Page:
Zócalo Apartments announces the 2021 winners of its first in Houston Artist-in-Residency program. Chosen from 82 applications from 23 states, the winning artists are granted free housing at Zocalo Apartments, a monthly stipend and need-based project funding. The program is the first in Houston to offer artists a residence in a multi-family property.
Full Year Residency Winner: Le’Andre Douglas
Le’Andre Douglas is a nationally accomplished dancer, choreographer with a decade of professional dance experience. A Houston native, he has worked nationally with Grammy nominated artists such as, LL Cool J, B.o.B, Rock legend Pat Benatar, Big Daddy Kane, The Sugar Hill Gang, and many others.
Douglas intends to use his Zócalo residency to deepen his artistic practice and will engage Zócalo residents in outdoor dance programs on Zócalo’s large, landscaped grounds with appropriate social distancing. Douglas explained, “My artistic goal is to give everybody a piece of art that they can keep for themselves within their body. Learning to move or connect through movement is one of the best gifts you can give to yourself.”
“We are thrilled to include Le’Andre Douglas in this year’s program,” said Sophia Collier, Zócalo Apartments’ co-owner. “His work is inspiring and beautiful, and he clearly has a tremendous future ahead of him. It is our honor to award him the full year residency in 2021.”
Spring Six Month Residency: Stacia Yeapanis
Stacia Yeapanis is a Chicago-based, interdisciplinary artist, educator, and writer. She describes her work as exploring “the relationship between repetition, desire, suffering and impermanence” and uses an intriguing combination of diverse media including cross-stitch embroideries, remix videos, temporary collages, and improvised, sculptural installations.
Yeapanis is an Adjunct Associate Professor in the Department of Fiber and Material Studies at The School of the Art Institute of Chicago, where she received her MFA in 2006.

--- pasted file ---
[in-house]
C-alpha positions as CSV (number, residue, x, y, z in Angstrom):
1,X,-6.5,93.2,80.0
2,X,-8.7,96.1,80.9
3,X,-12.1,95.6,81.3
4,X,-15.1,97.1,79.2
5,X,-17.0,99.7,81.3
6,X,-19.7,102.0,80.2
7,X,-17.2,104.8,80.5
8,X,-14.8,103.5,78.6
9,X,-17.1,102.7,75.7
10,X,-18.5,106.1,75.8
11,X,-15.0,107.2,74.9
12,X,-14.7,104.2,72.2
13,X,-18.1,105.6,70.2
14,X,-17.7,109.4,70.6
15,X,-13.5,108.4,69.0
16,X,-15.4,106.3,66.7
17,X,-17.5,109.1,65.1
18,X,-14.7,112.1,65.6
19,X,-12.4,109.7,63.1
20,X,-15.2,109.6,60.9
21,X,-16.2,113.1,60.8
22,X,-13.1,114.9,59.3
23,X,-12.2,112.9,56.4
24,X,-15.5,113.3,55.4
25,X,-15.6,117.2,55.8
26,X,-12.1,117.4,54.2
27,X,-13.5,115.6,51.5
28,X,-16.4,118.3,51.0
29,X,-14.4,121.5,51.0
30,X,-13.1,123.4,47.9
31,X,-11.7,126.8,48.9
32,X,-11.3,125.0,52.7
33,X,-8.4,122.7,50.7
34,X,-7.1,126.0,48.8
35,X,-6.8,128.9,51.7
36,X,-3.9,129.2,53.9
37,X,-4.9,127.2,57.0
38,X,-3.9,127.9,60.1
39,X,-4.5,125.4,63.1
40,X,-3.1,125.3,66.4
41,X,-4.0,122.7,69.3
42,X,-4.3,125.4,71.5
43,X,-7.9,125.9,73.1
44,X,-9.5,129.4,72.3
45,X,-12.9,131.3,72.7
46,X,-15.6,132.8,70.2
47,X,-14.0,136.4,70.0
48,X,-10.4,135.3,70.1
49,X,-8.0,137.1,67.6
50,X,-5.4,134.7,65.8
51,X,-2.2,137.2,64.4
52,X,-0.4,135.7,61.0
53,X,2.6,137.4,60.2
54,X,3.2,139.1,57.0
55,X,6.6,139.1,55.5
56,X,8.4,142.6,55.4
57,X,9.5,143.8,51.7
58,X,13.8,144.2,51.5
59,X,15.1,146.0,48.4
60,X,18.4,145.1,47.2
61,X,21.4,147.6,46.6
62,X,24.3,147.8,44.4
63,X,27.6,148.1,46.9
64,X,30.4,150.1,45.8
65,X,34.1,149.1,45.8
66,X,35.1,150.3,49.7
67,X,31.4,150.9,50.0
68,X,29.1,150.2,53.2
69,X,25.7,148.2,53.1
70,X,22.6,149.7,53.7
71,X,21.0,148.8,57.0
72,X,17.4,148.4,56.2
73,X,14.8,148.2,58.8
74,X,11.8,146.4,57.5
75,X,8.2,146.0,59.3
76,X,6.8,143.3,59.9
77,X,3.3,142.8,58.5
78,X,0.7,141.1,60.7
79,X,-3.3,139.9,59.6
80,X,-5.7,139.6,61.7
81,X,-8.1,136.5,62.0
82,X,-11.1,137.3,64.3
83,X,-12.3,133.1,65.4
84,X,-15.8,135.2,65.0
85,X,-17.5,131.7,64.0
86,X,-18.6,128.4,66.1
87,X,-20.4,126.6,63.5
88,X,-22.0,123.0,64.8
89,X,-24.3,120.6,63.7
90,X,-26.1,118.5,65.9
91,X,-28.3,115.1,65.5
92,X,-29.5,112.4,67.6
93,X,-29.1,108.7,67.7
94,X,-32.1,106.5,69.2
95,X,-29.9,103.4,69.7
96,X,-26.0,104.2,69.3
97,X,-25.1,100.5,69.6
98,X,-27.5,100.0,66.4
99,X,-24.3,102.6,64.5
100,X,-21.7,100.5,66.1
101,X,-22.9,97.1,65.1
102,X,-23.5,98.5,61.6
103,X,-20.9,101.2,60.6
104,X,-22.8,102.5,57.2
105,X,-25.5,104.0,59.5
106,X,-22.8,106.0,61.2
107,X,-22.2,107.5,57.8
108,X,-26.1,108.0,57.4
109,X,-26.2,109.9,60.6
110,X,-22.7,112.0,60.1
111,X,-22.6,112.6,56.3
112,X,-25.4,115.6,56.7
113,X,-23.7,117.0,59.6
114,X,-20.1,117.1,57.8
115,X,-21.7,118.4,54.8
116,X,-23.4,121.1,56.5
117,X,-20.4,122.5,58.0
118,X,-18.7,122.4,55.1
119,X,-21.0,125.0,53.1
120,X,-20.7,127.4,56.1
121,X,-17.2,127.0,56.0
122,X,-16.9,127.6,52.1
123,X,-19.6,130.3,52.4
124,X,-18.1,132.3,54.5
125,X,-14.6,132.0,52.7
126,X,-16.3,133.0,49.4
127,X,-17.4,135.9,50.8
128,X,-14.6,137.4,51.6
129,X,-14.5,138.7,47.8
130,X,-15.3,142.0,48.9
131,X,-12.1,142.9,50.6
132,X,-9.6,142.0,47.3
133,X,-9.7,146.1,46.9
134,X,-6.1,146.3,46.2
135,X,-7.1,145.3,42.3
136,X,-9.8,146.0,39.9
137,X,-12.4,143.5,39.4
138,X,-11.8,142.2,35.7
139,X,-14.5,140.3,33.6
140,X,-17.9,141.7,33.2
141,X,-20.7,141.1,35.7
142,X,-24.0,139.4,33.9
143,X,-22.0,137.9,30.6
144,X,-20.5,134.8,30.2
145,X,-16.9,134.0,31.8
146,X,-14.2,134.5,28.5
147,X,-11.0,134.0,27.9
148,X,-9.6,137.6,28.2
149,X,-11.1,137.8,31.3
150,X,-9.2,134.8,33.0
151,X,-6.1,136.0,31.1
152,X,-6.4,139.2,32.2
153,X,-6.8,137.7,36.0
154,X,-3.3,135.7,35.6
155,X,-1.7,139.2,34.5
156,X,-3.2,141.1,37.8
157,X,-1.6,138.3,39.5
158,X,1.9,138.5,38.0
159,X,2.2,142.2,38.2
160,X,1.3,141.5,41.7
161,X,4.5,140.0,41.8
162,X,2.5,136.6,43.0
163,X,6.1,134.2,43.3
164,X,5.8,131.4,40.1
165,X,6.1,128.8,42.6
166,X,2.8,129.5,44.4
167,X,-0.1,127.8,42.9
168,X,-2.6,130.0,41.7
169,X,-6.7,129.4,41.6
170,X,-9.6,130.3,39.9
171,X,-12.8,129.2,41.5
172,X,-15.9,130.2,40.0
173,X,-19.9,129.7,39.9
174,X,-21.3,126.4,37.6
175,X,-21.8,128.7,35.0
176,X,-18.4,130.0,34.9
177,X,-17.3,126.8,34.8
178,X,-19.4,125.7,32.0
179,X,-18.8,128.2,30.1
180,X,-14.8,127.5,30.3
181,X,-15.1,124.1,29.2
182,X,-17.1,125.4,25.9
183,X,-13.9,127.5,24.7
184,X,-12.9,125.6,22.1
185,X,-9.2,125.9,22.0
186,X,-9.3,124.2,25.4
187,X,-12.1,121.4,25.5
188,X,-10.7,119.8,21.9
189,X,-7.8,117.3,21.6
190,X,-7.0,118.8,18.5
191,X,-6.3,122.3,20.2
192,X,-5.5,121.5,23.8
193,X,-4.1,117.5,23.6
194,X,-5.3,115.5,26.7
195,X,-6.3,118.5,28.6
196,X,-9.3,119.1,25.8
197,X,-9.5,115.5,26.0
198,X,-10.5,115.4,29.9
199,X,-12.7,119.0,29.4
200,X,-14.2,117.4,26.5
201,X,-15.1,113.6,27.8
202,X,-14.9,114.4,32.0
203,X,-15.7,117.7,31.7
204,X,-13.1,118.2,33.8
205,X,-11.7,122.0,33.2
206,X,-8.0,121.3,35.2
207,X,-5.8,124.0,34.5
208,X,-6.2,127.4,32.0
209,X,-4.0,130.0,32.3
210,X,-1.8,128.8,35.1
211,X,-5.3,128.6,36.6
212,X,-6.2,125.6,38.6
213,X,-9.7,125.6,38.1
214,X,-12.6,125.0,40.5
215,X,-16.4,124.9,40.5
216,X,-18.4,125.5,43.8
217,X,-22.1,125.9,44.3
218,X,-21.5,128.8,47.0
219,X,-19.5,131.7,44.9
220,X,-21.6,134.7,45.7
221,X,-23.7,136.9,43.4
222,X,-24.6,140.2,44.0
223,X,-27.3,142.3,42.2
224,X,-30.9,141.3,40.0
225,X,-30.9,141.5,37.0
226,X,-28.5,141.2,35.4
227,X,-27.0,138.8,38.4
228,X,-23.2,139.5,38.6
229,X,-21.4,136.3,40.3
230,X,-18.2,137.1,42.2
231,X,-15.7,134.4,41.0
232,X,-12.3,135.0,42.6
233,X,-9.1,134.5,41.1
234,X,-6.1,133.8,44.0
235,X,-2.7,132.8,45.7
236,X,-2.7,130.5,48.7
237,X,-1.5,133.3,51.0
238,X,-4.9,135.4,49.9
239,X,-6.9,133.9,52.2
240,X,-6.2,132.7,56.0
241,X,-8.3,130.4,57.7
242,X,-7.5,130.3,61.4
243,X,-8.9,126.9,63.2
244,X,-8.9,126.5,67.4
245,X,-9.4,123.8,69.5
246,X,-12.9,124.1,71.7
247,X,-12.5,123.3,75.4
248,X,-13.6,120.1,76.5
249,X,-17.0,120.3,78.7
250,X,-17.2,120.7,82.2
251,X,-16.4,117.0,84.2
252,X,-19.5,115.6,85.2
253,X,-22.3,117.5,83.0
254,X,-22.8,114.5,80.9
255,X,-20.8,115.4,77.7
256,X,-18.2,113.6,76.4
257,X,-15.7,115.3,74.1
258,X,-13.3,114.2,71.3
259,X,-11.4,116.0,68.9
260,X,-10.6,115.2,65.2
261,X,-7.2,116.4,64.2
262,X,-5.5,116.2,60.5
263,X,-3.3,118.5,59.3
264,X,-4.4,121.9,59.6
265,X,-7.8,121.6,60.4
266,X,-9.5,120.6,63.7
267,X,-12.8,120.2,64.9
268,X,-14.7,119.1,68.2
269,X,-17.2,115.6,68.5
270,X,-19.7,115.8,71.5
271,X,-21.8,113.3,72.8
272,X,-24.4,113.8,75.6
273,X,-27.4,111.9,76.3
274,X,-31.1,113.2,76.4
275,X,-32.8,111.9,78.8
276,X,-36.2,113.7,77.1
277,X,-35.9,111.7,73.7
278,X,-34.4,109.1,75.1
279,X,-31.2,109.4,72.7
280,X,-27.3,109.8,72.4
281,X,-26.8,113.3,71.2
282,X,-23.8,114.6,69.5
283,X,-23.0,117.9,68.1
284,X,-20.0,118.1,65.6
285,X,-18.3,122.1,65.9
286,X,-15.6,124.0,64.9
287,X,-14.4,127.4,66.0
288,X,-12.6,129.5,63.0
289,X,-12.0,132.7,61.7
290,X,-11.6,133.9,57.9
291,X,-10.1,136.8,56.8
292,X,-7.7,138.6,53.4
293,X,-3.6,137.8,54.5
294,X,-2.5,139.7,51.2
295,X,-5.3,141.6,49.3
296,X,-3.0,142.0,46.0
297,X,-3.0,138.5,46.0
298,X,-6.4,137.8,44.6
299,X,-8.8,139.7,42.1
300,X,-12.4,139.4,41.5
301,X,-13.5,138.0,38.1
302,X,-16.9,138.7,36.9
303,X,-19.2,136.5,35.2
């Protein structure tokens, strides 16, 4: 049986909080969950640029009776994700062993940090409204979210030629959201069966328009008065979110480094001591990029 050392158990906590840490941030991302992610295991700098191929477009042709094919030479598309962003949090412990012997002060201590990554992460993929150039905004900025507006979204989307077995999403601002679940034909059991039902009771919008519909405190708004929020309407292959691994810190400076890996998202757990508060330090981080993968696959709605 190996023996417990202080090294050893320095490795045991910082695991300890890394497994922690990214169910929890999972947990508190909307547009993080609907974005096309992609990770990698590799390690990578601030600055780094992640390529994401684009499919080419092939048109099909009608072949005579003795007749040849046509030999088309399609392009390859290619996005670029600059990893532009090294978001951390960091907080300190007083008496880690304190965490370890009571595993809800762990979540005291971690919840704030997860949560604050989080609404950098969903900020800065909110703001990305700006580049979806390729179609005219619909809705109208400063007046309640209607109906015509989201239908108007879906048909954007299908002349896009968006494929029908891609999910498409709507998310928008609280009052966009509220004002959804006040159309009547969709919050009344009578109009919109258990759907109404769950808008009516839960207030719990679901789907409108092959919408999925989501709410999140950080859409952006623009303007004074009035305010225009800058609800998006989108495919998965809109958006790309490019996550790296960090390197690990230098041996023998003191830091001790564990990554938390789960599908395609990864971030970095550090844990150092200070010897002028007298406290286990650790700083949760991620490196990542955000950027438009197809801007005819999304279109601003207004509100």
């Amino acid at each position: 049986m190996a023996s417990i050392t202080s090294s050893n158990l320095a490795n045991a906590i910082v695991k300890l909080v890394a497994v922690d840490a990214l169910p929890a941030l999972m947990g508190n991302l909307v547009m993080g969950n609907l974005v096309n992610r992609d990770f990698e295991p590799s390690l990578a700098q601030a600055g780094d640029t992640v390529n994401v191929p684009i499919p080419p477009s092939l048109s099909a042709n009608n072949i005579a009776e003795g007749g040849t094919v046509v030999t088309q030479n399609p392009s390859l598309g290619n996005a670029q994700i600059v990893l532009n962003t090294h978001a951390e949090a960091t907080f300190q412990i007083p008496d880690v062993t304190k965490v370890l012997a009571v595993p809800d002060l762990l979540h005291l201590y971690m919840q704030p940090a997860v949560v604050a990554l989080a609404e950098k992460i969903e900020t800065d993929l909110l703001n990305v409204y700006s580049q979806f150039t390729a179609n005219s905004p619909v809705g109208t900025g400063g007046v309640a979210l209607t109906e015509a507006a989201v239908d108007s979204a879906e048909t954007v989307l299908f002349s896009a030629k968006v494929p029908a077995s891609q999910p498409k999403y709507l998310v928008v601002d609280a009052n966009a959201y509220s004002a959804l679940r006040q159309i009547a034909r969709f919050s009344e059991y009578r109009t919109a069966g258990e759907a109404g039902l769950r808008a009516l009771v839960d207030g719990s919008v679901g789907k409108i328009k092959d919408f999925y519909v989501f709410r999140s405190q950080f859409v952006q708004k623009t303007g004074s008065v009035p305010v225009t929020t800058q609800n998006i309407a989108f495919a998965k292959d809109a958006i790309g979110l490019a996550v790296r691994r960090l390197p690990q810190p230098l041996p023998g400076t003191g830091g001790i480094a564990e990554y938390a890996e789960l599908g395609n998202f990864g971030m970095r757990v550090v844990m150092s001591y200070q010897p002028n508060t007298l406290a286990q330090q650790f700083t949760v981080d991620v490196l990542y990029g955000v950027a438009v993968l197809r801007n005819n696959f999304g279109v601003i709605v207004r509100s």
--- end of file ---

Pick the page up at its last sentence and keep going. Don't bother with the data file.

At Zócalo Yeapanis plans to create a range of temporary and improvised installations in outdoor areas of the Zócalo campus. Yeapanis explained: “Day-long, ground-based arrangements will invite participation. I want to create an art experience that is a reliable refuge from the difficulties of living in this world. As with prayer and meditation, this aesthetic practice will be there waiting.”
“It is a significant opportunity for us to include Stacia Yeapanis in 2021 program, said Sophia Collier, “It allows us to bring a strong midwestern artist to Houston. Her work is an intriguing fusion of media types and her artistic focus is highly relevant today as we enter what we hope will be the beginning of the end of the Covid era.”
This year’s judges were Houston interdisciplinary artist, curator, and former Zócalo artist-in-residence, Theresa Escobedo; public visual artist, curator, and muralist, Angel Quesada; and Sixto Wagan, the inaugural Director for the Center for Art and Social Engagement (CASE) at the University of Houston.